Mimi Nelson Oliver is a healer and a seeker who for years searched for a spiritual home that would nurture her soul. Despite a solid early Jewish education, and a social work master’s degree from Yeshiva University, the Pennsylvania native yearned for more when she settled in Marblehead.
“My heart led me to temples within a 30-mile radius of Marblehead,” she said. She became a member of the Universalist Unitarian Church in Marblehead where she would share her Jewish traditions. But she continued searching and found B’nai Or, a Jewish renewal community in Watertown which she loved.
Then she met Devorah Feinbloom, a Marblehead chiropractor and a Jewish seeker with an open mind and heart.
“Devorah said, ‘You don’t have to drive all the way to Watertown,’ and she invited me to a 9 a.m. Saturday morning Renewal Service at Congregation Shirat Hayam in Swampscott.” It was 2007.
“I walked in and I never really left. I felt like I had come home,” said Oliver, who is a craniosacral and polarity therapist, social worker, and certified yoga instructor. “This is what I had been looking for.”
She quickly became part of the tight-knit group of women at the Conservative temple whose bonds “have deeply blossomed over time,” she said.
Despite the comfort and familiarity of life here, she moved to Ventura, California in 2015 where she found meaningful work as a yoga instructor, clinical social worker and psychotherapist. But she was not prepared for the depth of homesickness she would feel which was exacerbated by the sickness and eventual death of her mother in Pennsylvania. When her mother passed, Oliver had an epiphany. She knew she couldn’t fathom being away from her dear friends if the time came that they would need her. She returned to Marblehead in 2019.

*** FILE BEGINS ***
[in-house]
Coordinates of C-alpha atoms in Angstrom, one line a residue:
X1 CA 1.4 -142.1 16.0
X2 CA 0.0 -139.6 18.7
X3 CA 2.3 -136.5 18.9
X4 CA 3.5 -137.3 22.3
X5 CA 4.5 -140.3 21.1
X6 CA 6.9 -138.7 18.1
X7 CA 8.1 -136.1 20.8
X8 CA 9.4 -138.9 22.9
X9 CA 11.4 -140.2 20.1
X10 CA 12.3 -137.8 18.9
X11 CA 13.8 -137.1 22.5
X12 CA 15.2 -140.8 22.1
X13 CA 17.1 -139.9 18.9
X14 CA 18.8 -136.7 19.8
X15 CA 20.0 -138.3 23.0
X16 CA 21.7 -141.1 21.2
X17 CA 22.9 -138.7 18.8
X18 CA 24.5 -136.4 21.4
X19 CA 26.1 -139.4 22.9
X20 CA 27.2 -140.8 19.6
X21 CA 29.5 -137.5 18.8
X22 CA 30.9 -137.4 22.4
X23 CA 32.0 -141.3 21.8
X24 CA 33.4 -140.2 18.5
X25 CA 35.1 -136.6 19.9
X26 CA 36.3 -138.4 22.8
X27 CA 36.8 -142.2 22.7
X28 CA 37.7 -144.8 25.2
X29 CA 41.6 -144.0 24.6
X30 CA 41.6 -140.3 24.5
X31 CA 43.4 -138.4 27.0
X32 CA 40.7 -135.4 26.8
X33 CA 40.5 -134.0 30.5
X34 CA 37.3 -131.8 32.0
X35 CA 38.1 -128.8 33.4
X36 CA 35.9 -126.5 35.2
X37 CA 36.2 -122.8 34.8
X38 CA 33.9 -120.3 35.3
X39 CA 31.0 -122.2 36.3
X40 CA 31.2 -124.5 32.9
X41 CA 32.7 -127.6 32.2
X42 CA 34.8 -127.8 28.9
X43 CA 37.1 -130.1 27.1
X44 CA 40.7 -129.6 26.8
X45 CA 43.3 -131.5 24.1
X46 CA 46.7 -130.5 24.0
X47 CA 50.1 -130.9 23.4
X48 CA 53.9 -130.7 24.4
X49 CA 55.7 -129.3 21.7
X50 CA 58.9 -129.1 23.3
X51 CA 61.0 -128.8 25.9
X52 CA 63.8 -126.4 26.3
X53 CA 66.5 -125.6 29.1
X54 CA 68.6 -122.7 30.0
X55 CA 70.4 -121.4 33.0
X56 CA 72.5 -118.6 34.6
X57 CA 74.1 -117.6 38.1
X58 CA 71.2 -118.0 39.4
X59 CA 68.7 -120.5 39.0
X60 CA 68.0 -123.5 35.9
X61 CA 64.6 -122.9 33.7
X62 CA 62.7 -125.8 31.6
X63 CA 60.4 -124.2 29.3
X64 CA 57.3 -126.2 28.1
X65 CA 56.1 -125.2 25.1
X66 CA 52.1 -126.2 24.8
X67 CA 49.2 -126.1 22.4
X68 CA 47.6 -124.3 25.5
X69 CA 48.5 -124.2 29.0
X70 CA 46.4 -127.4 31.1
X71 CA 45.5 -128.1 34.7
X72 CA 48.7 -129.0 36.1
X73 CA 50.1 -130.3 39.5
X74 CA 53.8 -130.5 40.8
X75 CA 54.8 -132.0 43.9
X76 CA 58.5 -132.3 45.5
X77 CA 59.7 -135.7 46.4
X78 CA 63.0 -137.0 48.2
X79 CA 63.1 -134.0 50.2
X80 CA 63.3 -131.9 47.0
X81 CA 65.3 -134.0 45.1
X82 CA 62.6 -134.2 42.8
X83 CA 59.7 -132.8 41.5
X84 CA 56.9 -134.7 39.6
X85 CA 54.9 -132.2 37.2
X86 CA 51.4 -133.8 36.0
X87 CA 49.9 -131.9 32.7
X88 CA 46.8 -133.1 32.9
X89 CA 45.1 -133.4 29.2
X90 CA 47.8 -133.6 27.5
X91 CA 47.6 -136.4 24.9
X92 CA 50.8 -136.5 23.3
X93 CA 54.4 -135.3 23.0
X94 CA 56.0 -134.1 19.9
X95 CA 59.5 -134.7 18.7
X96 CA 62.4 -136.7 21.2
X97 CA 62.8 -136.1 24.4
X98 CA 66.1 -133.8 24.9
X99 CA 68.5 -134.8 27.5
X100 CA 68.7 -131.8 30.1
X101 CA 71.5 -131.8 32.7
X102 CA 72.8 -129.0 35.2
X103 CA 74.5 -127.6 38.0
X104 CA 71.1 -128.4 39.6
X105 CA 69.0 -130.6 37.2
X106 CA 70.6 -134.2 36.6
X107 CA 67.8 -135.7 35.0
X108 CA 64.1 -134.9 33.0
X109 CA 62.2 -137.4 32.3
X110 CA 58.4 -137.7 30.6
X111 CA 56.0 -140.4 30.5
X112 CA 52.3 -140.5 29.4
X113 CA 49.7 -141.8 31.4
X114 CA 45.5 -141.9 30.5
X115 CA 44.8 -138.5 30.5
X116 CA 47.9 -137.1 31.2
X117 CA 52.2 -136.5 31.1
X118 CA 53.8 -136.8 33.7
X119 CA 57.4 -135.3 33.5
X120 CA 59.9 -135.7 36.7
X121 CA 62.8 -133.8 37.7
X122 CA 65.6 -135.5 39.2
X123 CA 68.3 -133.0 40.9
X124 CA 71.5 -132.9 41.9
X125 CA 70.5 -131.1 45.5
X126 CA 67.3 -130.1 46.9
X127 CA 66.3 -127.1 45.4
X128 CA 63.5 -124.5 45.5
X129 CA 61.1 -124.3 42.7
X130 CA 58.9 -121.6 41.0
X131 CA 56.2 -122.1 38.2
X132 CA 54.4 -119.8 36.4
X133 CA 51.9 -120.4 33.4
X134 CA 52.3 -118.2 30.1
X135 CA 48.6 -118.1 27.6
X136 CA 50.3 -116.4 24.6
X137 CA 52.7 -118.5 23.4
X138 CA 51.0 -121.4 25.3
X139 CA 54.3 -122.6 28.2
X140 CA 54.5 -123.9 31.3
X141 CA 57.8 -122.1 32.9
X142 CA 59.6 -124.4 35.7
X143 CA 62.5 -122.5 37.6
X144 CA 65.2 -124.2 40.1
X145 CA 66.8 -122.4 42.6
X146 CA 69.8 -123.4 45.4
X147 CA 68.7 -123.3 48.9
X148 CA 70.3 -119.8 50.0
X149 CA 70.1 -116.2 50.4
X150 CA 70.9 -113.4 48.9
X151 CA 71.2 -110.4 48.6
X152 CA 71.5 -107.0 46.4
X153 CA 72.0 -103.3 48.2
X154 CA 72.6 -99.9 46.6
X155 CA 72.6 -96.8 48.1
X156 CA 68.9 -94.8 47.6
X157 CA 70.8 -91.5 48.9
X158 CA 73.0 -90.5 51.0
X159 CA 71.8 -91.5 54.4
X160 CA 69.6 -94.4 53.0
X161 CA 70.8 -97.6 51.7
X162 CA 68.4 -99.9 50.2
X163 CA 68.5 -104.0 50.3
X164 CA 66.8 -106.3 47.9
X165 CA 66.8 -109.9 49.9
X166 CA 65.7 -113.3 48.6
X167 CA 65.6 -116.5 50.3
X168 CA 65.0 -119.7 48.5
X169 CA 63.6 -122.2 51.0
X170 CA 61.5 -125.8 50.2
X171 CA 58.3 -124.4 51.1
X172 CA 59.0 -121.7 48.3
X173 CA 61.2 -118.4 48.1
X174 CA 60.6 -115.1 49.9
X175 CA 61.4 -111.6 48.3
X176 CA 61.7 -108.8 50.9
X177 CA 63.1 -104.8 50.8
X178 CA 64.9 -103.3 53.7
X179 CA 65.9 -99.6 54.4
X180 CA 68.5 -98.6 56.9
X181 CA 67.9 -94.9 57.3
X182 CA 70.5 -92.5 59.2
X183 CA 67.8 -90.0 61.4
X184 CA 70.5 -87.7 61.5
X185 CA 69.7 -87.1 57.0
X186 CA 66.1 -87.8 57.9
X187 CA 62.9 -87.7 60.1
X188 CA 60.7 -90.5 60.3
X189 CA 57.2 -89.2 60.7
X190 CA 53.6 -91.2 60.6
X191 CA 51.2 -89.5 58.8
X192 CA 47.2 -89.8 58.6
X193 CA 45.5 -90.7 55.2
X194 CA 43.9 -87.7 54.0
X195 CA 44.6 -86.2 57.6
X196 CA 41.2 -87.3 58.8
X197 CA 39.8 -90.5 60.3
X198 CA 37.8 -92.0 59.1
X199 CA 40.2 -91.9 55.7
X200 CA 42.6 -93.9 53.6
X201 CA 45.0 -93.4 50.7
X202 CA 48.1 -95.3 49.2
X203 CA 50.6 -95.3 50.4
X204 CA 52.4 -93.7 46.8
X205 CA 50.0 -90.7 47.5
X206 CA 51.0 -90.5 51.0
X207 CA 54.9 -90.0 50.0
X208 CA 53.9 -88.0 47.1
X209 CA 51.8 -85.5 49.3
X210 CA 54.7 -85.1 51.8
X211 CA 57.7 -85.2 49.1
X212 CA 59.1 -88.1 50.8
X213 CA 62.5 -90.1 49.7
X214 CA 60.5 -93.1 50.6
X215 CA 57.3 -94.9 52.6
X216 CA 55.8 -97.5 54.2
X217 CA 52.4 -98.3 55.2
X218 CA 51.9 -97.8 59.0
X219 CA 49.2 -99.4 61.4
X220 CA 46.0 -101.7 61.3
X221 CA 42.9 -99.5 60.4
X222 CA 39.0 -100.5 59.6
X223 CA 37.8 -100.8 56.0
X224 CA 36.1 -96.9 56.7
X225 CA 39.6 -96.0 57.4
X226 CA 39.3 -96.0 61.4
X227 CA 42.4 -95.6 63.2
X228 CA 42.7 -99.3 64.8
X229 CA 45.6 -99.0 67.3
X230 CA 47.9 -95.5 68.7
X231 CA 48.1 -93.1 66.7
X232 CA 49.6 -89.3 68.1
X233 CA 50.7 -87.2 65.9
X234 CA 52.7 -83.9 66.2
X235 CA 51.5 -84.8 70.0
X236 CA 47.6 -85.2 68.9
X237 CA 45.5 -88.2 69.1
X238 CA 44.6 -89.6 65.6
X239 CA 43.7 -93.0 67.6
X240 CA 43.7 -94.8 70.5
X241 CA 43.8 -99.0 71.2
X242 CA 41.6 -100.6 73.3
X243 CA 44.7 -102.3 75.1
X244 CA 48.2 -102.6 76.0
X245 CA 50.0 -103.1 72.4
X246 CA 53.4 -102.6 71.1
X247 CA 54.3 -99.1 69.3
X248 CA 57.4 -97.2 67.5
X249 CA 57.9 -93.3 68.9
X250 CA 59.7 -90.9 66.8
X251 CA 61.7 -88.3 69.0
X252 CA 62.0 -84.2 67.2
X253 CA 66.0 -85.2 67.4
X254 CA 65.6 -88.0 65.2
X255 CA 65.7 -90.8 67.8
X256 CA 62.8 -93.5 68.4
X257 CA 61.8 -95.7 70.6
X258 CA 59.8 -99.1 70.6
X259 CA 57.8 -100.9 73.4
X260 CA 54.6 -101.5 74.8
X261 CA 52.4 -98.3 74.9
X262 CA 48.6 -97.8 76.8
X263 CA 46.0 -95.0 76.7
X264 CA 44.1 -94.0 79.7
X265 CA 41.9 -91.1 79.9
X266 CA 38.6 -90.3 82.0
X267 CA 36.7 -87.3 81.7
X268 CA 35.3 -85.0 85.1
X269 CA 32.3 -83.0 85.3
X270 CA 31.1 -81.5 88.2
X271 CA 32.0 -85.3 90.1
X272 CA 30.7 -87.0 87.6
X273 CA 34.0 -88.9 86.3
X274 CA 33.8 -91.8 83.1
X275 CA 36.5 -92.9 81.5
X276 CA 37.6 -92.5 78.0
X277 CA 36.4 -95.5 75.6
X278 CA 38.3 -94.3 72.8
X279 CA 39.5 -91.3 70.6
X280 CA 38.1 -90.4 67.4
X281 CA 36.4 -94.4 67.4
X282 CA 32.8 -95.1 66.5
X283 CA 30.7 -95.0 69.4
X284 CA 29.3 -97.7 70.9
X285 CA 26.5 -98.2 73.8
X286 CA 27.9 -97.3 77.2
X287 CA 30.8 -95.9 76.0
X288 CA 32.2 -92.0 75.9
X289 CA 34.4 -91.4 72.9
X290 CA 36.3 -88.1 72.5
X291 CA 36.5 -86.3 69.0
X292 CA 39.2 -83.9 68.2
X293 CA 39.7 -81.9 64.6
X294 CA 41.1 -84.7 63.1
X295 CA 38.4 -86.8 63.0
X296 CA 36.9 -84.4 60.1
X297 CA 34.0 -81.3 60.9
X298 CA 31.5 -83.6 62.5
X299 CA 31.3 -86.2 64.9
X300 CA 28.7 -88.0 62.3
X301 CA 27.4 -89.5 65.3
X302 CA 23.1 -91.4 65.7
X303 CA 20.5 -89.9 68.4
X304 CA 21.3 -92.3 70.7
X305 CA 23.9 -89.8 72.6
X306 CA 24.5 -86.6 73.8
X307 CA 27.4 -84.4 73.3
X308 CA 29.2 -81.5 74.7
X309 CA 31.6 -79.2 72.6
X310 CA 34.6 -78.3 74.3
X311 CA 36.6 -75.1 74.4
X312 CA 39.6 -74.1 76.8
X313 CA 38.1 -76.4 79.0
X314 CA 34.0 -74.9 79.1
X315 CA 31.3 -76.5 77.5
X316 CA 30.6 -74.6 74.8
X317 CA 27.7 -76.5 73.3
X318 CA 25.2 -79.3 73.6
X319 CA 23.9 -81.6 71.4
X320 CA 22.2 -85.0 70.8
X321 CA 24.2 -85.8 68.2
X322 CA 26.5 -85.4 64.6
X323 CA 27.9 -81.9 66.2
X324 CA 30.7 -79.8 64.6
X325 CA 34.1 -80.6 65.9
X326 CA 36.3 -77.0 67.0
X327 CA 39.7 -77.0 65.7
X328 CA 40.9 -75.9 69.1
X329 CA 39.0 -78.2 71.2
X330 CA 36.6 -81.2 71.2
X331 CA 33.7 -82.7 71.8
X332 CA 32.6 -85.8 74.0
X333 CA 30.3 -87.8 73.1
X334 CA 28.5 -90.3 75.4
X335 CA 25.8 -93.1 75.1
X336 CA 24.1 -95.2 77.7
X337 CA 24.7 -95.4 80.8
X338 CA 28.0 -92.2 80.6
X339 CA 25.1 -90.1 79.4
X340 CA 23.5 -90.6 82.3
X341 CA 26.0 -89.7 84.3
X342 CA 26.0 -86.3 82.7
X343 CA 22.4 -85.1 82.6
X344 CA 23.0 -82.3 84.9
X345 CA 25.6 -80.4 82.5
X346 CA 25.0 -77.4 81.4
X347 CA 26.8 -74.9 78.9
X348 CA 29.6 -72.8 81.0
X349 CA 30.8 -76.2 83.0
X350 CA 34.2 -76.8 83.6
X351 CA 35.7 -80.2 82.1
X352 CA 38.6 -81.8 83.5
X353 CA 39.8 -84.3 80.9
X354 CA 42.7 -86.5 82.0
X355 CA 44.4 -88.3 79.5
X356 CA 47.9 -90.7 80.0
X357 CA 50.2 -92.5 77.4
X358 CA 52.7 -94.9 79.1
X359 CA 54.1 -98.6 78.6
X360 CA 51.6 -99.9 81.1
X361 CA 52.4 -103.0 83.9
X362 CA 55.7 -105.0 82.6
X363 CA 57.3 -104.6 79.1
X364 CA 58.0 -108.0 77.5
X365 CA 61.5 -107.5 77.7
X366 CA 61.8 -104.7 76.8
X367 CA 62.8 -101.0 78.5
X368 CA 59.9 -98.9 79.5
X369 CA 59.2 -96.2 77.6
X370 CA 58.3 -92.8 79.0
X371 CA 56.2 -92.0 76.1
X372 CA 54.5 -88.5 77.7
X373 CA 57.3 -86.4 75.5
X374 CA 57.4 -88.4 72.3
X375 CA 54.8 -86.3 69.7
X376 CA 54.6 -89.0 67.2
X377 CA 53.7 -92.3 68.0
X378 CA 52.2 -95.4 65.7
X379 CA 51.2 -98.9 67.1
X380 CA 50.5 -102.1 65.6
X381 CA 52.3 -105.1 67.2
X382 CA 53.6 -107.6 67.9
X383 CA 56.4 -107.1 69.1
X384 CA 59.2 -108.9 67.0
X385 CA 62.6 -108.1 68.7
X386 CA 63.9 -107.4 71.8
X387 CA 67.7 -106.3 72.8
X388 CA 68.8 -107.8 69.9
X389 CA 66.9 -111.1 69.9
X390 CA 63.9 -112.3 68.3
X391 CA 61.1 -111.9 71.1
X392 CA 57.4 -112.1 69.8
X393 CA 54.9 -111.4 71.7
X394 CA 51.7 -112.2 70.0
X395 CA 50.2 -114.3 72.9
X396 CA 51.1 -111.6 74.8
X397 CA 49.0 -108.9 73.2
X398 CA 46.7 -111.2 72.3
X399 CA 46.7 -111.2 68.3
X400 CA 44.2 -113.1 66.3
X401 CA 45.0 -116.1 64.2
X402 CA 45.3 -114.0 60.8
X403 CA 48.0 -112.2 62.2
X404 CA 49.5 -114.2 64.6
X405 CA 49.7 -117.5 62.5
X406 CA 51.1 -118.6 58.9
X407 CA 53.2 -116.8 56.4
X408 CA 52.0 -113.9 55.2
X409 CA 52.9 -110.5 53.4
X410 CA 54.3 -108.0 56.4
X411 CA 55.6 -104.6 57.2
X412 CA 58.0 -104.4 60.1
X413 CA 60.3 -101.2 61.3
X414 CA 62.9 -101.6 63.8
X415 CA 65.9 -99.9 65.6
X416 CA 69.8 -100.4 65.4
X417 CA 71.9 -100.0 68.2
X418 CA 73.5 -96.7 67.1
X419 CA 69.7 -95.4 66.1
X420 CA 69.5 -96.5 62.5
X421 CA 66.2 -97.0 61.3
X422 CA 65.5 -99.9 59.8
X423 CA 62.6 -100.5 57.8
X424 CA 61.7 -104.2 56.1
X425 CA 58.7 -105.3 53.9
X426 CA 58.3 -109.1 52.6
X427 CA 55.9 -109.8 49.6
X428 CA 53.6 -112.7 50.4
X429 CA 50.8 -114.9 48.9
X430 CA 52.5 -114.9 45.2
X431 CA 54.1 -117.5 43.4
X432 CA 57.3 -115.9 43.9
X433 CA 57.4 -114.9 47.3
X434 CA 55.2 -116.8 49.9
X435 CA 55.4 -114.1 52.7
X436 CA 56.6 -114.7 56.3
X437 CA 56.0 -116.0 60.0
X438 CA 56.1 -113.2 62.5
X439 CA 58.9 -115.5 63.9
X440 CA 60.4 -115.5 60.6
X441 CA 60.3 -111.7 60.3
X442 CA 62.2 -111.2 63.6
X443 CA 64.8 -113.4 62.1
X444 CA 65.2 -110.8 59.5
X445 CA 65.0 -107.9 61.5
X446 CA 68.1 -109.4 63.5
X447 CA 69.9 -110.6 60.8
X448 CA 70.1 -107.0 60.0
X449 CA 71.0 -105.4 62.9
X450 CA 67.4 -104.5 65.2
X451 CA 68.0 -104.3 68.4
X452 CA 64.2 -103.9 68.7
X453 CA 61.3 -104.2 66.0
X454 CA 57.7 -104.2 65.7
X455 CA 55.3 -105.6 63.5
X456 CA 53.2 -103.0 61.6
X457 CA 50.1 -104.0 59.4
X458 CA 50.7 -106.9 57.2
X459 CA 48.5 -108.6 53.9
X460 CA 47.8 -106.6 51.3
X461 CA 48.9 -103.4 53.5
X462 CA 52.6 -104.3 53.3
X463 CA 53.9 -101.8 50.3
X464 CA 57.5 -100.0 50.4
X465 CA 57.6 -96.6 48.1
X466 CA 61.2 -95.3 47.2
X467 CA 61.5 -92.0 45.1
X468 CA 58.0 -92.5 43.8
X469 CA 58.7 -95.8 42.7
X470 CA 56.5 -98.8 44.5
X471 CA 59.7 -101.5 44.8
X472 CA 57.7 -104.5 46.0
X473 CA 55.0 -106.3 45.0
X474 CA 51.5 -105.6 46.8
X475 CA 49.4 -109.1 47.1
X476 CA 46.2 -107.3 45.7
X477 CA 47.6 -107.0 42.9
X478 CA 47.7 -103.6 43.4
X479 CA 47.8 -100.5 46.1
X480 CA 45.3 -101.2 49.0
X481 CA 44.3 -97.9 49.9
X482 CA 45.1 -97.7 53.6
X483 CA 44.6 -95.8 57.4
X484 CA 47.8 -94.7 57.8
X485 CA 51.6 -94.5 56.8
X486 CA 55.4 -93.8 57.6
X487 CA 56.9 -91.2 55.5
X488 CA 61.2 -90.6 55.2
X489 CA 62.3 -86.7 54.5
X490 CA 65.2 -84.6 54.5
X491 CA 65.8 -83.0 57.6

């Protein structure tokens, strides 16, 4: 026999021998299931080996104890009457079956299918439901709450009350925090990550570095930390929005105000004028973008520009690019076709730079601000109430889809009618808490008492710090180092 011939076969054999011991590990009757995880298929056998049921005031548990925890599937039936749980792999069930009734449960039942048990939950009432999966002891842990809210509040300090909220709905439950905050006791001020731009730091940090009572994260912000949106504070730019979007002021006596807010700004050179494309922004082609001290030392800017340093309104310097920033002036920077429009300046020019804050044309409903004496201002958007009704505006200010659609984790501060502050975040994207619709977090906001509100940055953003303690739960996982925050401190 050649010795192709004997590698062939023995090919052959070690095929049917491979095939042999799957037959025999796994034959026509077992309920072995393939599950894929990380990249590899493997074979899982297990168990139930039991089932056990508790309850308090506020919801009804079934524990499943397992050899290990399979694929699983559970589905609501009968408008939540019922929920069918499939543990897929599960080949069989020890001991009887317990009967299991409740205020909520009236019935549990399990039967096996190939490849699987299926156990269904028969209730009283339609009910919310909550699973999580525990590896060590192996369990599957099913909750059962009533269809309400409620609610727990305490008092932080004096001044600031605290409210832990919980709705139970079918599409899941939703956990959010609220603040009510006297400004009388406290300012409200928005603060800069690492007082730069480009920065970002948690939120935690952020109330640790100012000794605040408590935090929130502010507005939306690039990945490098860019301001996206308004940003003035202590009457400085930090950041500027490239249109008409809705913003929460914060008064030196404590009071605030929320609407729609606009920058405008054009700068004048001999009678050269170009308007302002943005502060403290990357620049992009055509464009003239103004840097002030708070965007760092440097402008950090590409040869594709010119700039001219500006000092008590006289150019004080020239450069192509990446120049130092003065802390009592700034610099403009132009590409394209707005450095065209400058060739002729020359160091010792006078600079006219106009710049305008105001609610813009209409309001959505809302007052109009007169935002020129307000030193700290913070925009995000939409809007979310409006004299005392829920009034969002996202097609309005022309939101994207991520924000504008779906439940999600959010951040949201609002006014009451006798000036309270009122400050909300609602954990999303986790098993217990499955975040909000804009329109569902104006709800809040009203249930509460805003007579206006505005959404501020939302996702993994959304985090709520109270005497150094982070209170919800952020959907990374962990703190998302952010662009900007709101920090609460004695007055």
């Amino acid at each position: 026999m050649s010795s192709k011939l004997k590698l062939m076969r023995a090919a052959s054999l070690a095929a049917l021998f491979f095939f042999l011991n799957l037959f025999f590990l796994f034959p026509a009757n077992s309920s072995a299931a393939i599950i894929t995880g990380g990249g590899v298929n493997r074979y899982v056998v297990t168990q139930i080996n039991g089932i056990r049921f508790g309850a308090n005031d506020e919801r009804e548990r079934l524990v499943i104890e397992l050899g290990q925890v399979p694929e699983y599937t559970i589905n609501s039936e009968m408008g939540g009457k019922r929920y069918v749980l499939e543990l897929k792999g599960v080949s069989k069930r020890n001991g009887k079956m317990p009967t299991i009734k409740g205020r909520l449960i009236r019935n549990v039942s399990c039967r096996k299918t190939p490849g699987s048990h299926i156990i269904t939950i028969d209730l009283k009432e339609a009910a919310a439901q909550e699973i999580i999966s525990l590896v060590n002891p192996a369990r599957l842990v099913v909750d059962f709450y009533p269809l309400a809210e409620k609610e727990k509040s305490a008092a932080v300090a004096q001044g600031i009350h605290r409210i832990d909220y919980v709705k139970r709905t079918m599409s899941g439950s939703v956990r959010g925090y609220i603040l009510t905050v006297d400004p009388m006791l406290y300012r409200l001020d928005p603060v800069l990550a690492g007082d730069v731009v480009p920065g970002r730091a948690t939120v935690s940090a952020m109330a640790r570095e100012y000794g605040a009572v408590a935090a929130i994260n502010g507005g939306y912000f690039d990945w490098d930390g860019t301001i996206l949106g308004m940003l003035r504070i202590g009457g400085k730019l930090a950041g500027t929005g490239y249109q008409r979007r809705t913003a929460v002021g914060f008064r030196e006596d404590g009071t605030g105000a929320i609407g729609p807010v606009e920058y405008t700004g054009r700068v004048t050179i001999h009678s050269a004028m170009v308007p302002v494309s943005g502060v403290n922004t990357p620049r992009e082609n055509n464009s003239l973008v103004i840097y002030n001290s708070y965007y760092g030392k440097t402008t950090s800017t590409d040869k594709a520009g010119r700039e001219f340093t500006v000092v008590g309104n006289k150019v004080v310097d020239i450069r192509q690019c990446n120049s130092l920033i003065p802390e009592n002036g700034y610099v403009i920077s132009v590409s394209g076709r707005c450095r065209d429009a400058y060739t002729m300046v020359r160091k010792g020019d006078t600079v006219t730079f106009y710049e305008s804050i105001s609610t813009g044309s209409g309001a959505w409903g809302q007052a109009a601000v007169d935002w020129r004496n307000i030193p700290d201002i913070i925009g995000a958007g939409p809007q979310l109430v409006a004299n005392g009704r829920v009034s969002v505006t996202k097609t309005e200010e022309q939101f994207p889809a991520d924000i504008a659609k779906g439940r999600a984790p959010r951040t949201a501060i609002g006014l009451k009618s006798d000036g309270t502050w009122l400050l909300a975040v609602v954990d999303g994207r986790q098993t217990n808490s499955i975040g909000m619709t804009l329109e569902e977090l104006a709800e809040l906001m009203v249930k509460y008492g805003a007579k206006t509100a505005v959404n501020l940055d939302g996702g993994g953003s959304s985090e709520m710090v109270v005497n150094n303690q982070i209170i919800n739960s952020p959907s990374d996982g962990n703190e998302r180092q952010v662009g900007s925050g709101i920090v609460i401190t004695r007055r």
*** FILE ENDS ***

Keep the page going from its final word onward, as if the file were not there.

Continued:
So when Oliver, 66, suffered a rotator cuff injury and needed surgery last month, a miraculous thing happened. Her circle of friends from Cong. Shirat Hayam created an aura of support and love as the tendons and muscles in her shoulder began to mend from the surgery. The healer needed healing.
Living alone may be dreary but in this era of Covid-19 the isolation can be excruciating. It was not to be for Oliver, who is loved by many friends. Shirat Hayam’s Shir Chesed (song of loving kindness) Committee went into action. A group of friends, propelled by Feinbloom, put into motion a “meal train.” Feinbloom created a digital calendar whereby members of Shir Chesed and others prepared and delivered lunches and dinners to Oliver on selected days.
Before Oliver went in for the July surgery, she mentioned to her friend, and Shirat Hayam member Ruth Estrich, that she didn’t know how she’d care for her basic needs since the surgery was on her dominant arm. She would be unable to do most things until mid-September.
“So, you’ll stay with me. I’ll take care of you,” said Ruth Estrich simply, as though there was no question about it. Estrich drove Oliver to and from the hospital and then made her comfortable in Estrich’s Marblehead home on the waterfront overlooking Fort Sewall.
“I cooked, I bathed her, I removed the dressings, I gave her medications, I called her family after the surgery. I filled in for all the things that her family, who are out of state, couldn’t do,” said Estrich who cared for Oliver for two weeks.
“I woke up with the sun rising every morning,” said Oliver about her stay at Estrich’s. “I could see Fort Sewall, the lighthouse and I fell in love with the ducks and the cormorants spreading their wings! That became my healing vision.”
So, the two women who had met nine years ago during a Shirat Hayam trip to Israel became housemates in what is being called “a bubble” in these Covid times. “People came to visit and support us, but we kept our social distance,” said Oliver.
“I’m so well taken care of by the women from Shir Chesed and so many others from the community – all these incredible women, my soul sisters,” said Oliver.